Midge was very busy ripping a candy bar wrapper into long, thin shreds when the door slammed open and a hulking shadow burst into the kitchen. “HELLO FRIEND,” it bellowed.
“Hi Greg,” she sighed. She smoothly tore off the final strip of plastic. She stared down at the mess of spaghettified wrappers on the table in front of her.
“I HAVE HEARD THAT IT IS YOUR BIRTHDAY. AM I CORRECT IN THIS UNDERSTANDING?”
“Yeah, I guess.” Midge started to gather up all the trash she’d made. She’d eaten five Hershey’s chocolate bars in the last two hours and her idle hands had torn all their wrappers to shreds.
“THEN WHY ARE YOU NOT CELEBRATING? IT IS CUSTOMARY FOR YOUR KIND TO ENJOY FESTIVITIES ON THE ANNIVERSARIES OF THEIR BIRTHS, IS IT NOT?” The shadow cocked its head.
Midge just grunted and dumped the pile of brown plastic into the trash can. Greg observed this with eyes like red-hot coals. Midge didn’t mind. His eyes always did that.
Greg raised his hands to gesture stiffly at the trash can. “WAS THAT PART OF YOUR CELEBRATORY RITUAL?” he asked.
“You could say that.” She plopped back onto the chair, folded her arms on the table, and rested her head on top of them. Her arms (like the rest of her body) were covered with soft gray feathers that cushioned her head perfectly.
“YOU DO NOT SOUND VERY HAPPY. IS HAPPINESS NOT REQUIRED TO HAVE A 'HAPPY BIRTHDAY?'”
Midge said something that was too muffled to hear.
“I'M SORRY, I DID NOT UNDERSTAND THAT. COULD YOU REPEAT IT PLEASE?”
Midge groaned. Her stomach was cramping in pain from all that chocolate. She lifted her head so her beak-like nose and her chocolate-stained lips were above her arms. “Whatever. It’s not like I’m going to have a happy birthday anyway. The day’s already basically over.”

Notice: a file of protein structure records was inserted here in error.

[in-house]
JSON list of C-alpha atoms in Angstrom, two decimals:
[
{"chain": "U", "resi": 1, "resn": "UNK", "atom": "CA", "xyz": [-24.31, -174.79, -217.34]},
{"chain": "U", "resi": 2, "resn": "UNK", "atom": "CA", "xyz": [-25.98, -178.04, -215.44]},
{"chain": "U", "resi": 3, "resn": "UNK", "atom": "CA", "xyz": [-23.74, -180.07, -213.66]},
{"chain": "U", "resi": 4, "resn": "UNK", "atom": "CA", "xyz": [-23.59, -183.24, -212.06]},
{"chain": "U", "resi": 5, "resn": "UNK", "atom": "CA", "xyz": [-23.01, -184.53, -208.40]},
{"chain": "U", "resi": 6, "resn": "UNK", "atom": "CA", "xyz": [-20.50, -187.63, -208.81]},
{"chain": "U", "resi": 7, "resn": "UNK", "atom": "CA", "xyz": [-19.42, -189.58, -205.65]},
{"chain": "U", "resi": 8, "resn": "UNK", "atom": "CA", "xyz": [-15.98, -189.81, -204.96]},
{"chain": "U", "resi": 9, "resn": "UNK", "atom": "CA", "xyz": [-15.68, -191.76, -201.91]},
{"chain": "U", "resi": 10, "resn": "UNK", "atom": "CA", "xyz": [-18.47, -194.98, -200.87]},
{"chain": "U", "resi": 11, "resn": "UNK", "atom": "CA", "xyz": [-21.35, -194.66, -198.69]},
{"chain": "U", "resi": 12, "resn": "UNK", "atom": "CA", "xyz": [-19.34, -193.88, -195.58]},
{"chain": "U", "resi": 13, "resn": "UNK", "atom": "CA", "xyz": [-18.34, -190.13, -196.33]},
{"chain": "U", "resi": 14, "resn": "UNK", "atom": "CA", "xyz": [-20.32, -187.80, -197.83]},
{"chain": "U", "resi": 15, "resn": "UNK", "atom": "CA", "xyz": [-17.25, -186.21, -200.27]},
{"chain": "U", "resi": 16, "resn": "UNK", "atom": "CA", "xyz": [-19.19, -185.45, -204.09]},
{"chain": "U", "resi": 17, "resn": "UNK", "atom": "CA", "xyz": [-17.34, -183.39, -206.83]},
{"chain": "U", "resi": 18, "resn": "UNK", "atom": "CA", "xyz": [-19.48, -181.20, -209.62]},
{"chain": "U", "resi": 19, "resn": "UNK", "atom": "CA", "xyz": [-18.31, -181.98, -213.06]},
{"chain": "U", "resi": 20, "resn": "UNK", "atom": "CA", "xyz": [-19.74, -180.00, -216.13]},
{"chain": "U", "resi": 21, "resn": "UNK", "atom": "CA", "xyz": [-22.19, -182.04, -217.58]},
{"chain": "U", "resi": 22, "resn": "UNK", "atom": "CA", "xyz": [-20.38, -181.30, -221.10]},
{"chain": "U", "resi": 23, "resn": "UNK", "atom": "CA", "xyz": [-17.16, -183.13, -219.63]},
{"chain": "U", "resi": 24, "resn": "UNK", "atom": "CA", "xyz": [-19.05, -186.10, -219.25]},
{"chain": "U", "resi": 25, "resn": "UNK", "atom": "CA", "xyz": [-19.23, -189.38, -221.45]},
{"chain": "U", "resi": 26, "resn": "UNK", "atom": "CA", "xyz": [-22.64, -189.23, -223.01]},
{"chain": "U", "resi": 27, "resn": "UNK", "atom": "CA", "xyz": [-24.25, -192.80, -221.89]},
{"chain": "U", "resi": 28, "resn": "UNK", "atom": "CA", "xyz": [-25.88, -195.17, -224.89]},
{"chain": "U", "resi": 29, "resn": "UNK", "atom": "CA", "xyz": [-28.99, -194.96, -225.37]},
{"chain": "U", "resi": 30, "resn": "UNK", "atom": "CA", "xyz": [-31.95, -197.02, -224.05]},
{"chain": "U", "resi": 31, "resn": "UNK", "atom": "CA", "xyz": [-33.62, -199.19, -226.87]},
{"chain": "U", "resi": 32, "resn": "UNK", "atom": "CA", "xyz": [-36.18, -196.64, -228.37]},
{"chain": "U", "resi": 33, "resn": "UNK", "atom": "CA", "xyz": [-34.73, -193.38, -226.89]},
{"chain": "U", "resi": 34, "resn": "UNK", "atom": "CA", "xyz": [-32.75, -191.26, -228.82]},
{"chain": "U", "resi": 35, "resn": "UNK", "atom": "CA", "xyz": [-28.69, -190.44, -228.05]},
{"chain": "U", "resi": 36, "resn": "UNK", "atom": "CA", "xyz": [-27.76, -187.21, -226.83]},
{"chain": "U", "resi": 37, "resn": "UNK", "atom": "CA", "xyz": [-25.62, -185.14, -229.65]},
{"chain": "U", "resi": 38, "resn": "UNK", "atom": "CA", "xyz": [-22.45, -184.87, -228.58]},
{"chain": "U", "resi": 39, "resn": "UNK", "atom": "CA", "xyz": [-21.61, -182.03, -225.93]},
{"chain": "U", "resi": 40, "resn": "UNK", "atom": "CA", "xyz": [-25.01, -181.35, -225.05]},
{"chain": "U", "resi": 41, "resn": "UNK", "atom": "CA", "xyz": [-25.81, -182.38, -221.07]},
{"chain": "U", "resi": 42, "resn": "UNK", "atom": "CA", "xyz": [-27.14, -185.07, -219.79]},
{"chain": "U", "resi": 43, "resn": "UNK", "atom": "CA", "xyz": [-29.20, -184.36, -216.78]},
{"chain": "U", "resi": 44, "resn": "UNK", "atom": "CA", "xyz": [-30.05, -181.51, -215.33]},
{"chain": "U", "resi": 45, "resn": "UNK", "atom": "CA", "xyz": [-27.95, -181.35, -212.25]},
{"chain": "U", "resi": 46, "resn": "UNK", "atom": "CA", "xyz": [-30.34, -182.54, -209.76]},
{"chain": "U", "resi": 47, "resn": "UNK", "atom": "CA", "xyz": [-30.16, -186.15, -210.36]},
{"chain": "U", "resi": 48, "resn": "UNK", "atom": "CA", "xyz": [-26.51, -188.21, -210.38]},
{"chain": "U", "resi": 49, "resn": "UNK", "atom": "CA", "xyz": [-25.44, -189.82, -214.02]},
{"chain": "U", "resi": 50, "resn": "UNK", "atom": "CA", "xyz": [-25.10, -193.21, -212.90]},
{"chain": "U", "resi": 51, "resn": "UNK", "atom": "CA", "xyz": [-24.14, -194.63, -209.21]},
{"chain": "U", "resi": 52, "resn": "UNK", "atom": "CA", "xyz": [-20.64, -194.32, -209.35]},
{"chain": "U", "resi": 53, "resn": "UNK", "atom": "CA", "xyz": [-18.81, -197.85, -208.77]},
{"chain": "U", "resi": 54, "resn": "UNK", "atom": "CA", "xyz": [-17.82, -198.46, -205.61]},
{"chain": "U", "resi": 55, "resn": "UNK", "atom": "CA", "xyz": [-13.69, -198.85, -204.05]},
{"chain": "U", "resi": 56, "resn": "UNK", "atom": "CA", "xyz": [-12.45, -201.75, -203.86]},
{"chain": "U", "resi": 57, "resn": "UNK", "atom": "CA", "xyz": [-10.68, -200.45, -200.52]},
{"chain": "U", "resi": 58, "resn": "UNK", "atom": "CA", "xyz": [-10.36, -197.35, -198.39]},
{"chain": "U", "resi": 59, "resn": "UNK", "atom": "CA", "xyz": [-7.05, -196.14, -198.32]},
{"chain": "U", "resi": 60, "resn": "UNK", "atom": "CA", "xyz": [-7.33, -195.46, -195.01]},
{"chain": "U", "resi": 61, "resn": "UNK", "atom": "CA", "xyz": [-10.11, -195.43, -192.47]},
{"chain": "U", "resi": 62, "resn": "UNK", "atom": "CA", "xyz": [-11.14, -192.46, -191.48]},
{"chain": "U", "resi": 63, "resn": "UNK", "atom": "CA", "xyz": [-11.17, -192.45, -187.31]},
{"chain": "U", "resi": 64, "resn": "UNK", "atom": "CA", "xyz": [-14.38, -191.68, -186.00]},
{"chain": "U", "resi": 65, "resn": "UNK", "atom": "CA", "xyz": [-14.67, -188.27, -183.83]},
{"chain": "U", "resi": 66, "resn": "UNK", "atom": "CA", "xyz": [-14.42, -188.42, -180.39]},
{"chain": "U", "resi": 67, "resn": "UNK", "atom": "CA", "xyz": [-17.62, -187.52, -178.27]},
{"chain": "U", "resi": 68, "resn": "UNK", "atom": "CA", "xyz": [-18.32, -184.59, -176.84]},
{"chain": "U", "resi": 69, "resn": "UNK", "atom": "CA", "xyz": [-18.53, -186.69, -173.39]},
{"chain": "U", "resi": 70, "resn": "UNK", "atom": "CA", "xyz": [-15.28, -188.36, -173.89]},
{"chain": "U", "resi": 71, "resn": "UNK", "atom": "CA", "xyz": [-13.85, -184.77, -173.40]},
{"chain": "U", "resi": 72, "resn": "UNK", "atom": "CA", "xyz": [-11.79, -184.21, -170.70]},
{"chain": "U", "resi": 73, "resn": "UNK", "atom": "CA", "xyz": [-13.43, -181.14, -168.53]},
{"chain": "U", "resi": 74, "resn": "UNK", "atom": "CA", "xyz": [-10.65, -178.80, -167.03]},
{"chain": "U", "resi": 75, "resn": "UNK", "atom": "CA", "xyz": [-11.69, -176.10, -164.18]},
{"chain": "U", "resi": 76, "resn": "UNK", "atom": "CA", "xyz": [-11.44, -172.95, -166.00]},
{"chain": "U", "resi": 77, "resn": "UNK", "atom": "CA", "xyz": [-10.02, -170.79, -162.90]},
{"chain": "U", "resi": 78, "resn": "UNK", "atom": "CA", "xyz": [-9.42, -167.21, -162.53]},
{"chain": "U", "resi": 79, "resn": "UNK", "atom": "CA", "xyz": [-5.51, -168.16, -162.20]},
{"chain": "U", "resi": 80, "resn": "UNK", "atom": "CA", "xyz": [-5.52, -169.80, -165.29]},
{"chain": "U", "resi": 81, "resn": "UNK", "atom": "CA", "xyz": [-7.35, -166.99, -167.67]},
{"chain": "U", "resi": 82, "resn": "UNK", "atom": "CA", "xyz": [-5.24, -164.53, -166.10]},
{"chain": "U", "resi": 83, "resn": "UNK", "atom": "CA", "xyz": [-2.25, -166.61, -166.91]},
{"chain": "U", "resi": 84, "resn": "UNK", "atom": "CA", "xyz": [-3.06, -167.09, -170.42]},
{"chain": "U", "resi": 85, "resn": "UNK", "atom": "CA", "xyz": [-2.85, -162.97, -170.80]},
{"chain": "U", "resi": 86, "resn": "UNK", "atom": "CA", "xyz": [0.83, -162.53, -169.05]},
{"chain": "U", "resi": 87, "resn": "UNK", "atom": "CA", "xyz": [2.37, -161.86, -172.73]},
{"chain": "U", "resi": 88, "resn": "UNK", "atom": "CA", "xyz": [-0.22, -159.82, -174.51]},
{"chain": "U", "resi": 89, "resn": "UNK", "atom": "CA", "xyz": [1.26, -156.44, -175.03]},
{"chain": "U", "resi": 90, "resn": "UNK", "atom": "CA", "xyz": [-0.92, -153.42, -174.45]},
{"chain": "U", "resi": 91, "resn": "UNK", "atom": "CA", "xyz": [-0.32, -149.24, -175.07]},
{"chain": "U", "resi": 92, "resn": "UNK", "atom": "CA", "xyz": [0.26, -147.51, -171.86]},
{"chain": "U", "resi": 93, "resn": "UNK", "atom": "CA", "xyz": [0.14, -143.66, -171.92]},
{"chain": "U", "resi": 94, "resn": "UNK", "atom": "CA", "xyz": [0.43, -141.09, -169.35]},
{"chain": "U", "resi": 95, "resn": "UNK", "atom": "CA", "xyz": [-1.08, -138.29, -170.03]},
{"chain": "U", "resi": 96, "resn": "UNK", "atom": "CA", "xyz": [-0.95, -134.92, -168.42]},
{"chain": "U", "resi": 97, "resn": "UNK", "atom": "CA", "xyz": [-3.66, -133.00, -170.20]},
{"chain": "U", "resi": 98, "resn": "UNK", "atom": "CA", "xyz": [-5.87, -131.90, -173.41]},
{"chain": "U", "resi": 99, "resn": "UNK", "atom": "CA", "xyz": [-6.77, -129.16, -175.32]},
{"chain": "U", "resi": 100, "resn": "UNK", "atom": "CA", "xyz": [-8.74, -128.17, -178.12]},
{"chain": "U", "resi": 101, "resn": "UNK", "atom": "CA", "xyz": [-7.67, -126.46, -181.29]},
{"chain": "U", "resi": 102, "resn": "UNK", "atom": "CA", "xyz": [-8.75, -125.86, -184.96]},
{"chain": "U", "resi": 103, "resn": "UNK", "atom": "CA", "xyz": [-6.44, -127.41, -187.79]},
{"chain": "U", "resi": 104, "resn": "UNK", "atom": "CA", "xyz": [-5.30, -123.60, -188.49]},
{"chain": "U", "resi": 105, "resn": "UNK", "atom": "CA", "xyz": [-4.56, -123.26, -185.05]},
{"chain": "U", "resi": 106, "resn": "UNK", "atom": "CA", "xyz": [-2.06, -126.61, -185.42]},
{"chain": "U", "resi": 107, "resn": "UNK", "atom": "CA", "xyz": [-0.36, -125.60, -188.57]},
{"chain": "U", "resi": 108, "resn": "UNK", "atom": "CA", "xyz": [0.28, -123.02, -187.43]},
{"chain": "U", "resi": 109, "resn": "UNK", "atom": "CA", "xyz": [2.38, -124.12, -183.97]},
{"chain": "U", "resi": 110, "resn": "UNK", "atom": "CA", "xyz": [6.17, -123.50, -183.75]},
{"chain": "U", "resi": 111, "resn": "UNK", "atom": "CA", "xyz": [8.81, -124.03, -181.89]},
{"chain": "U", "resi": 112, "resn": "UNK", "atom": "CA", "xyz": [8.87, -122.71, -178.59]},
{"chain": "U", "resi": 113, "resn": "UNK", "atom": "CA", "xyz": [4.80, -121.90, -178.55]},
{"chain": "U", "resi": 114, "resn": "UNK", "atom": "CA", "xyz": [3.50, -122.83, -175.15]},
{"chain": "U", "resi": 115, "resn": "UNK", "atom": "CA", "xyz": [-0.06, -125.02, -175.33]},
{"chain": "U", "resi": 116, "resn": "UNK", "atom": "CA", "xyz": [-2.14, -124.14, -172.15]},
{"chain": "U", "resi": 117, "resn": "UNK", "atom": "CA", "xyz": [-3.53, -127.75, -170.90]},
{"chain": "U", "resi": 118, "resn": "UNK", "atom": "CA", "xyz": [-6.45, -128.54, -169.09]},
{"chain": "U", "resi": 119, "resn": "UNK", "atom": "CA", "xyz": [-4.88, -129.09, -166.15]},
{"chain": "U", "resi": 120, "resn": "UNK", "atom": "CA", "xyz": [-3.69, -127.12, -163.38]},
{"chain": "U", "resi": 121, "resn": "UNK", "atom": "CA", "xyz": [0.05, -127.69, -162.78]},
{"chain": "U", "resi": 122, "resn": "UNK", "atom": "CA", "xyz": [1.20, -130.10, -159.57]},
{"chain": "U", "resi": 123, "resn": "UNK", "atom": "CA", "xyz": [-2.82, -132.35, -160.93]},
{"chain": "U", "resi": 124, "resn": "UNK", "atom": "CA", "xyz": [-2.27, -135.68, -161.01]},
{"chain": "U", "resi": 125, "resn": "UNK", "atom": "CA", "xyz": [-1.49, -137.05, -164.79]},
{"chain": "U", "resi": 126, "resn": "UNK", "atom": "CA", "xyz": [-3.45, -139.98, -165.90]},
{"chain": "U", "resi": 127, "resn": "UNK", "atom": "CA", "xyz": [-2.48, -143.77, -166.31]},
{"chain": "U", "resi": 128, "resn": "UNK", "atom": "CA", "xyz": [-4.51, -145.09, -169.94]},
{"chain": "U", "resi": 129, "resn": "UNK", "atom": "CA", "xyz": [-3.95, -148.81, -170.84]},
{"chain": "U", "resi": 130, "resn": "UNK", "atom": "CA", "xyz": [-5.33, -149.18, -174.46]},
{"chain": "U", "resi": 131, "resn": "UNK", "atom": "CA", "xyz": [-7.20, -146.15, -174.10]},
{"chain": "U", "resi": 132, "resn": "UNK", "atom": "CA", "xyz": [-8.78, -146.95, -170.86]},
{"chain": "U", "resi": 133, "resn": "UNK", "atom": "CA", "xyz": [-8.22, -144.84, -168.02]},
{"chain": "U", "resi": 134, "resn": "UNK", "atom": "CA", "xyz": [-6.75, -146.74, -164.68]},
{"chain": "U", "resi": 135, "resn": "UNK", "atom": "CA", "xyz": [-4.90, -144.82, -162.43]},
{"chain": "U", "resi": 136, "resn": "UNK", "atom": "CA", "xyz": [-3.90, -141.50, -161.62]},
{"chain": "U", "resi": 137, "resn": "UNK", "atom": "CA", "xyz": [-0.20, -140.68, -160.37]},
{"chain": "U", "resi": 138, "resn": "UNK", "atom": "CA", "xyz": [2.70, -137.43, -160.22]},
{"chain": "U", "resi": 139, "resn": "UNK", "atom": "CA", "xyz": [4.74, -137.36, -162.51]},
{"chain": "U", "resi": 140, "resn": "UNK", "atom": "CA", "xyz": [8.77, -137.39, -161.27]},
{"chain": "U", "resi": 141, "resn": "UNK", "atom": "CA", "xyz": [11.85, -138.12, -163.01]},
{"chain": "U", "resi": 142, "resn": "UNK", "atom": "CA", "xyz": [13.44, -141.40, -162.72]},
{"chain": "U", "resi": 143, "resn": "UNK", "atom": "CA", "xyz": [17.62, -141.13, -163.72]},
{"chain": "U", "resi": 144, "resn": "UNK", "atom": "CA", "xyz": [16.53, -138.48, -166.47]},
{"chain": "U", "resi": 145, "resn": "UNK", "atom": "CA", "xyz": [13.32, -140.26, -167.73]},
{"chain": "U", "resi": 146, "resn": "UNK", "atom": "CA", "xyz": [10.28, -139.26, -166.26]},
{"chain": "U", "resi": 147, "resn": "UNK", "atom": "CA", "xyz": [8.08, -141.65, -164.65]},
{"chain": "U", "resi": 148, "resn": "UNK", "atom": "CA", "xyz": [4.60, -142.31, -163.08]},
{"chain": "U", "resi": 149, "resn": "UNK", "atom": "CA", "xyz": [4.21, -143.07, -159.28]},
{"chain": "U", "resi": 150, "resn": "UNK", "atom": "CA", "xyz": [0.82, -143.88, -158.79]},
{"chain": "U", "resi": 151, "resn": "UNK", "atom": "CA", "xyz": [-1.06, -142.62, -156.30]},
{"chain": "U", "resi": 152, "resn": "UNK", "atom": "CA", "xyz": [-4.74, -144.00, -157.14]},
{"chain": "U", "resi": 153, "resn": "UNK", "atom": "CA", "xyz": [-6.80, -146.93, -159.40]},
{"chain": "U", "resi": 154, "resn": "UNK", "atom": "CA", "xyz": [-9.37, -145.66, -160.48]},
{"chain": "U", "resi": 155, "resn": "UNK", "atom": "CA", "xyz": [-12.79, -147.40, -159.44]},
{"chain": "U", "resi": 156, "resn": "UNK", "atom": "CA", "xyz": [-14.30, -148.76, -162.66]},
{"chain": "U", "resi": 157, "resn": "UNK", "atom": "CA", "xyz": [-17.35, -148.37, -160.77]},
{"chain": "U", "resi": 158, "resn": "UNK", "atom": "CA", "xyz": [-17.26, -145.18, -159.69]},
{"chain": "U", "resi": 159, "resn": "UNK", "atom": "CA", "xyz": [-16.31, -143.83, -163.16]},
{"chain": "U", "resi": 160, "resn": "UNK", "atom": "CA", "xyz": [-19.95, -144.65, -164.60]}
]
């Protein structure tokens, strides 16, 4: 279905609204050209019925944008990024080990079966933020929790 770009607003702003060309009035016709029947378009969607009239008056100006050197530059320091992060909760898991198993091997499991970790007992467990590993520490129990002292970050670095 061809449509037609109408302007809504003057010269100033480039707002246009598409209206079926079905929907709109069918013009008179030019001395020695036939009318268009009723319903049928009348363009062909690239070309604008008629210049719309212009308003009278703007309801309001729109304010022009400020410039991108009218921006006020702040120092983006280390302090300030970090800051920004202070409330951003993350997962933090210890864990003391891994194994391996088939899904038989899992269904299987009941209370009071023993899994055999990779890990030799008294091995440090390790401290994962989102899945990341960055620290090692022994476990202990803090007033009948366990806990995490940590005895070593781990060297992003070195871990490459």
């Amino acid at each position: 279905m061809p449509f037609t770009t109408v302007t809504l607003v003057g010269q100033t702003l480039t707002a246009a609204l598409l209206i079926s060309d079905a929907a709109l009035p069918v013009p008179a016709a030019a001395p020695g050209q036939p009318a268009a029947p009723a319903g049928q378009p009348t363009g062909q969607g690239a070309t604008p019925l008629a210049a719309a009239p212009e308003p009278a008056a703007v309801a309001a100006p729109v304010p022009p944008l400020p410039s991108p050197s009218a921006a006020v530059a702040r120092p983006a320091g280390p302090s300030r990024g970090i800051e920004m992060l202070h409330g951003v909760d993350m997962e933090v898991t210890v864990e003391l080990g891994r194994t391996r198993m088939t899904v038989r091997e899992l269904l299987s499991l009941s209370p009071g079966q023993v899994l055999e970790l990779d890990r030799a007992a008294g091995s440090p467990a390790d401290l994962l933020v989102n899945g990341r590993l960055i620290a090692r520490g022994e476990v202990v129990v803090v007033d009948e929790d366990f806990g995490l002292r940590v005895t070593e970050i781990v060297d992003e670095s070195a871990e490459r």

“IT IS ONLY 7:30 PM. WHICH MEANS THERE ARE STILL 4.5 HOURS LEFT IN THE DAY. THAT IS A SIGNIFICANT PERCENT OF YOUR DAILY WAKING HOURS.” Greg sat down in the chair across from Midge. The chair immediately caught on fire, but it was fine. Nothing Greg touched ever stayed burnt.
“Yeah, well I might just go to bed early.”
“I HAVE DEDUCED THAT YOU ARE NOT ENJOYING YOUR BIRTHDAY. I HAVE ALSO DEDUCED THAT THIS IS A PROBLEM. THEREFORE, IT IS MY DIRECTIVE TO FIX IT, AS YOU ARE MY FRIEND.”
“No, it’s really fine Greg. Birthdays aren’t important to me anyway. I’ve had like three hundred already. It’s fine.”
“YOU ARE STILL YOUNG FOR AN AVIAN HUMANOID,” Greg protested. “WHAT ARE SOME OF YOUR TRADITIONS? I HAVE HEARD THAT FOLLOWING CUSTOMARY TRADITIONS GIVES FLESH-DWELLERS A SENSE OF HISTORY AND COMMUNITY.”
Midge rolled her eyes, but when Greg was silent, awaiting her answer, she relented. “Well, my ma would always bake us a seed cake, and then we’d light candles and sing.”
“I HAVE NEITHER SEED CAKES NOR CANDLES,” Greg said mournfully.
“Well you got the fire part down,” Midge said with a small smile.
“Wait, Greg, no, I didn’t mean-”
But it was too late. Greg had already set the entire room ablaze. She couldn’t help but let out a small, involuntary scream.
“I SEE THAT YOU ARE THRILLED AND EXCITED BY YOUR TRADITION,” said Greg, sounding pleased with himself. “NOW I SHALL SING.” A monotone rumbling filled the air. It sounded as if mountains could sing, or if oceans could sustain a note. There wasn’t a tune so much as a glide between notes too low to truly register. Part of Midge was disturbed and frightened that her windows were about to shatter, but the other part of her felt a deep, enduring calmness.
After what seemed like a small eternity, Greg ceased his singing. The room felt ethereally silent. Finally Midge smiled. "Thanks, big guy."
"DOES THIS NOW CONSTITUTE A 'HAPPY BIRTHDAY' FOR YOU?"
"Yeah. Yeah I think so."